A hot weather policy which allows construction workers to stop work once temperatures hit 28C has sparked heated tensions between unions and industry leaders.
The Construction, Forestry, Maritime, Mining and Energy Union backed the policy however critics have called it a ‘health and safety nightmare’, amid fears it will be exploited and cause disruptions to major construction projects in south-east Queensland.
Around 140 contractors and subcontractors across the region have agreed to the implement the policy, including the $3.6b Queen’s Wharf casino and resort project in Brisbane.
The policy allows construction workers to stop work once the temperature hits 28C and humidity reaches 75 per cent.
Thirteen days have exceeded those weather conditions in south-east Queensland in the last 12 months, according to Bureau of Meteorology data.
Master Builders Queensland chief executive Grant Galvin feared the policy will be a ‘health and safety nightmare’ and be exploited by the CFMEU.
‘If you applied this provision outside of south-east Queensland, it’s likely that no construction work would get done in a year as Queensland is by nature, hot and humid. If you applied this provision to Darwin in the NT, you wouldn’t work one day in a year,’ he told The Australian.
‘When we questioned the logic of limiting this provision to south-east Queensland if it was a genuine health and safety issue, the answer we were given was ‘the workers outside SEQ are more used to the higher temperatures and humidity, therefore they are at less risk as they know how to manage it’.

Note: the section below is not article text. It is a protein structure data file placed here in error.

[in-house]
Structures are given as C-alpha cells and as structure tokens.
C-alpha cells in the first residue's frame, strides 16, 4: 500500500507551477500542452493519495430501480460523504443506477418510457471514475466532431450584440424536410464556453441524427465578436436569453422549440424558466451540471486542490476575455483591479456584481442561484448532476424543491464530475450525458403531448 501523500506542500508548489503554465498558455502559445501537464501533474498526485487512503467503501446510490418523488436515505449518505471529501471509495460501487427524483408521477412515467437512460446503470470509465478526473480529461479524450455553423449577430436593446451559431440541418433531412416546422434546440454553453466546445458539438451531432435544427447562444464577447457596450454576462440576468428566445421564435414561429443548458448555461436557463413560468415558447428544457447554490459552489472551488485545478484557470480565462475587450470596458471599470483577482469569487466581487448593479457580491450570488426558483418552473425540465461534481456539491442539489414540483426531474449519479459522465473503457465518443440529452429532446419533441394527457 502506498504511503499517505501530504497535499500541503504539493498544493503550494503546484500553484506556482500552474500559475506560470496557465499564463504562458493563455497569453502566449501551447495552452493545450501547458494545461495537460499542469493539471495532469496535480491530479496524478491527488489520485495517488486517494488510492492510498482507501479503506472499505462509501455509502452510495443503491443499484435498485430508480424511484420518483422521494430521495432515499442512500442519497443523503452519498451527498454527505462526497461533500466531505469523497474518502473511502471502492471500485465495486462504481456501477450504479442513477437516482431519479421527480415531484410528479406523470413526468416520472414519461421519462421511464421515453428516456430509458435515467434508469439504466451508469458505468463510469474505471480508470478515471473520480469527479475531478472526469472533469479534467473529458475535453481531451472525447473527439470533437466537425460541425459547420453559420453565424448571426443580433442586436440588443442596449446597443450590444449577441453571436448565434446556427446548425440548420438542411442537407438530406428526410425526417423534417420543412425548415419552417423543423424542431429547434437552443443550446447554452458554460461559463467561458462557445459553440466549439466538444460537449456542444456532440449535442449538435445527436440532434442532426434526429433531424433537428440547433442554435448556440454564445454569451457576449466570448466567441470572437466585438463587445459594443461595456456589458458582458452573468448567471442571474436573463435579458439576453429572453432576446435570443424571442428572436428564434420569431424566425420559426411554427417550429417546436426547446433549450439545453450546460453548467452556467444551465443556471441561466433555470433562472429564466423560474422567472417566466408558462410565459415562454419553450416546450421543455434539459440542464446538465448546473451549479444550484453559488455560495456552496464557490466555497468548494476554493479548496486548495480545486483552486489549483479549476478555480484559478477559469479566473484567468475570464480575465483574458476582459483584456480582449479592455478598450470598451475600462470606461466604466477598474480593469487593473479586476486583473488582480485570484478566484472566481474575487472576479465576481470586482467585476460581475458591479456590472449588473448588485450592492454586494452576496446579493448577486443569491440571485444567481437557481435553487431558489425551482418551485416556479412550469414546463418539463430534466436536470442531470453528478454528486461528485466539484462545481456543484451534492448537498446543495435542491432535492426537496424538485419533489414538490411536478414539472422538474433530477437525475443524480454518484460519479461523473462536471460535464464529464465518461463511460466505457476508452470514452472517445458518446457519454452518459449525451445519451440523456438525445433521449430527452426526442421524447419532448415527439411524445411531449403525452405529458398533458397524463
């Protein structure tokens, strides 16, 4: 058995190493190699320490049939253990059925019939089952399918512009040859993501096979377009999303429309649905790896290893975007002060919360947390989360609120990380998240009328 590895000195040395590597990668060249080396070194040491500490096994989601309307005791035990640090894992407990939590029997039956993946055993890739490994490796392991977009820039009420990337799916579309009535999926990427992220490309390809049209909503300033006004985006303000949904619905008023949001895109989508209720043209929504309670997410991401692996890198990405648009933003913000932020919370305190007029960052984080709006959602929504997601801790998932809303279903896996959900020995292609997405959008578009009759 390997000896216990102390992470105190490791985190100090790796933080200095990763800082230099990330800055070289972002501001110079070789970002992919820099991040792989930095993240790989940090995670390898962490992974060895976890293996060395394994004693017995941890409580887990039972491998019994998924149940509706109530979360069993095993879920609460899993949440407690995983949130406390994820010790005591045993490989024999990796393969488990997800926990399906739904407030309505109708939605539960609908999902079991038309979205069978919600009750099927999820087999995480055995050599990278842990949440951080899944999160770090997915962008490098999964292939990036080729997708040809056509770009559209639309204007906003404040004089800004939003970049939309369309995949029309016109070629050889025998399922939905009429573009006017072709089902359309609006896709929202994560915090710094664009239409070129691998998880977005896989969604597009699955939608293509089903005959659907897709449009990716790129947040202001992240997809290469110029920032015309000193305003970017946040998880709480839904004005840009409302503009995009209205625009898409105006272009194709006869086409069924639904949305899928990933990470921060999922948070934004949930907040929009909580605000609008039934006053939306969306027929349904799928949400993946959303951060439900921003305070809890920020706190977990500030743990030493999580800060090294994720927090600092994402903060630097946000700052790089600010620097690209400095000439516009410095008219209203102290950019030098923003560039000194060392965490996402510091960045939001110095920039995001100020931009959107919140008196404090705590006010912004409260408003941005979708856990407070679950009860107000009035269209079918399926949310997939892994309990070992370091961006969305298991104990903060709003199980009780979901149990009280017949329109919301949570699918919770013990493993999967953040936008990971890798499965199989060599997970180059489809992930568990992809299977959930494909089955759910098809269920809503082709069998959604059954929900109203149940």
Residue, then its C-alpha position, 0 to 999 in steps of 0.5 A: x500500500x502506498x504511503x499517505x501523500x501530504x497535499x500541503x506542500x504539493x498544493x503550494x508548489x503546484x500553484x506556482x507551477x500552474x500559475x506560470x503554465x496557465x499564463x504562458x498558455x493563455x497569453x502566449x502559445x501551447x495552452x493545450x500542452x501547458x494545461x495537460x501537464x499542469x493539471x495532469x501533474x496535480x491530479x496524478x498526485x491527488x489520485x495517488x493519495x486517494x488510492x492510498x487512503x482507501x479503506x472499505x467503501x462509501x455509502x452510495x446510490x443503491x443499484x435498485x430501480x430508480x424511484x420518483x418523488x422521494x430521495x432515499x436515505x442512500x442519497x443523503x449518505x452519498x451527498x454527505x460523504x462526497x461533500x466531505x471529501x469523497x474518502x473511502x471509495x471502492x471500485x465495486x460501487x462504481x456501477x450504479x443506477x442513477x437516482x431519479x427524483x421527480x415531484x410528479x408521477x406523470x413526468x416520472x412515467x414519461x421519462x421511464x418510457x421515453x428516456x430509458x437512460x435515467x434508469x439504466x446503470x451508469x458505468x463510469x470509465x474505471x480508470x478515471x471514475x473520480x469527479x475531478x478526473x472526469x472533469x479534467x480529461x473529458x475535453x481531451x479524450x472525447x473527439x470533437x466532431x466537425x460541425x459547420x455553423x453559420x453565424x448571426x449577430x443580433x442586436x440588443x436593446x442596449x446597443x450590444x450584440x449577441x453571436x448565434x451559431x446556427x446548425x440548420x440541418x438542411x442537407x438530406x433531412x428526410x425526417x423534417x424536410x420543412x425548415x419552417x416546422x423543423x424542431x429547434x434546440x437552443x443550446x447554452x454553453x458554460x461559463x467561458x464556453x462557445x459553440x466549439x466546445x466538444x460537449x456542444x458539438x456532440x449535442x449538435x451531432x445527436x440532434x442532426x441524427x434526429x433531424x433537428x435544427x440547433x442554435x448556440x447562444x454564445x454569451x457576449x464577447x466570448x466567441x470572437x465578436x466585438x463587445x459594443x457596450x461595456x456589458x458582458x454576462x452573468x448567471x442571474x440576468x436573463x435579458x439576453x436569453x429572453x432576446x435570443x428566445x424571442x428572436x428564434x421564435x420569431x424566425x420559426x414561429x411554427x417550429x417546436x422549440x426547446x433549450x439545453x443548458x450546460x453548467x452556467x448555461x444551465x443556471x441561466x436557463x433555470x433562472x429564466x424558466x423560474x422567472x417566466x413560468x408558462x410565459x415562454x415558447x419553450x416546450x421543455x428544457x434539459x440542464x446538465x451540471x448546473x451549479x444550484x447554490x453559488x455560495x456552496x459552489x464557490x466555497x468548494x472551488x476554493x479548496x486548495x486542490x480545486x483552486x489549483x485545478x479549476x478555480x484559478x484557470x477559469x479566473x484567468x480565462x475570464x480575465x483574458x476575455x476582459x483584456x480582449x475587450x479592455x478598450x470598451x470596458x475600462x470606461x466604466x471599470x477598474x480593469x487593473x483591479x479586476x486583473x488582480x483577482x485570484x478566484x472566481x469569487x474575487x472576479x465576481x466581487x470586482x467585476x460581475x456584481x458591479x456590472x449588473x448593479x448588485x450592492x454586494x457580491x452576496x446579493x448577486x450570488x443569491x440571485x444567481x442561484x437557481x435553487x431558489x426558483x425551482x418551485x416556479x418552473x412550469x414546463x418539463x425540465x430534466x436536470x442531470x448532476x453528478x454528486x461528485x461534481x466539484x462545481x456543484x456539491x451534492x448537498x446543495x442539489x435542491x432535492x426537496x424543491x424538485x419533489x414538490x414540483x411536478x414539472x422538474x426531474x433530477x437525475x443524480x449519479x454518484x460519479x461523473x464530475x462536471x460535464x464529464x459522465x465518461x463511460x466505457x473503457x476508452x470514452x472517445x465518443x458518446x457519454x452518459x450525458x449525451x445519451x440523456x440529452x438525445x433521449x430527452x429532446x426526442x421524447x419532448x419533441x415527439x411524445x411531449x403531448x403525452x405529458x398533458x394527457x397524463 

Another senior industry figure accused the union of having a ‘absolute stronghold’ over the industry in Queensland.
Construction started on the Queen’s Wharf development started this year with a major part of the project due to open in 2022.
Under an agreement between Multiplex and unions including the CFMEU, workers on the project can down tools work temporarily when the temperature reaches 28C and humidity is 75 per cent or higher three hours or more from work starting.
Work will be modified to reduce the heat exposure by rescheduling ‘hot tasks’ to the cooler periods of the day, extra breaks, access to cool drinking water, ice machines, and fans and coolers, installation of shade cloths.
The agreement has been approved by the Fair Work Commission.
In most other states, the hot weather policy applies when the temperature reaches 35C — irrespective of the humidity levels.
‘Once the temperature reaches 35C or a humidity level above 75 per cent, there will be an orderly cessation of work and preparations for safe completions of critical tasks currently underway,’ a guide produced by the CFMEU states.
‘Work should be programmed in such a way as to reduce the risk of heat stress.
‘Sufficient numbers of workers should be engaged to allow rotation of workers in periods of heat.’
A hot weather policy study published in the American Geophysical Union journal Earth’s Future last year revealed that outdoor workers will need to start before the crack of dawn in the future to avoid excessive heat stress.
The study by researchers at the National Institute for Environmental Studies in Japan found excessive heat stress reduces the capability of physical labor and leads to economic loss.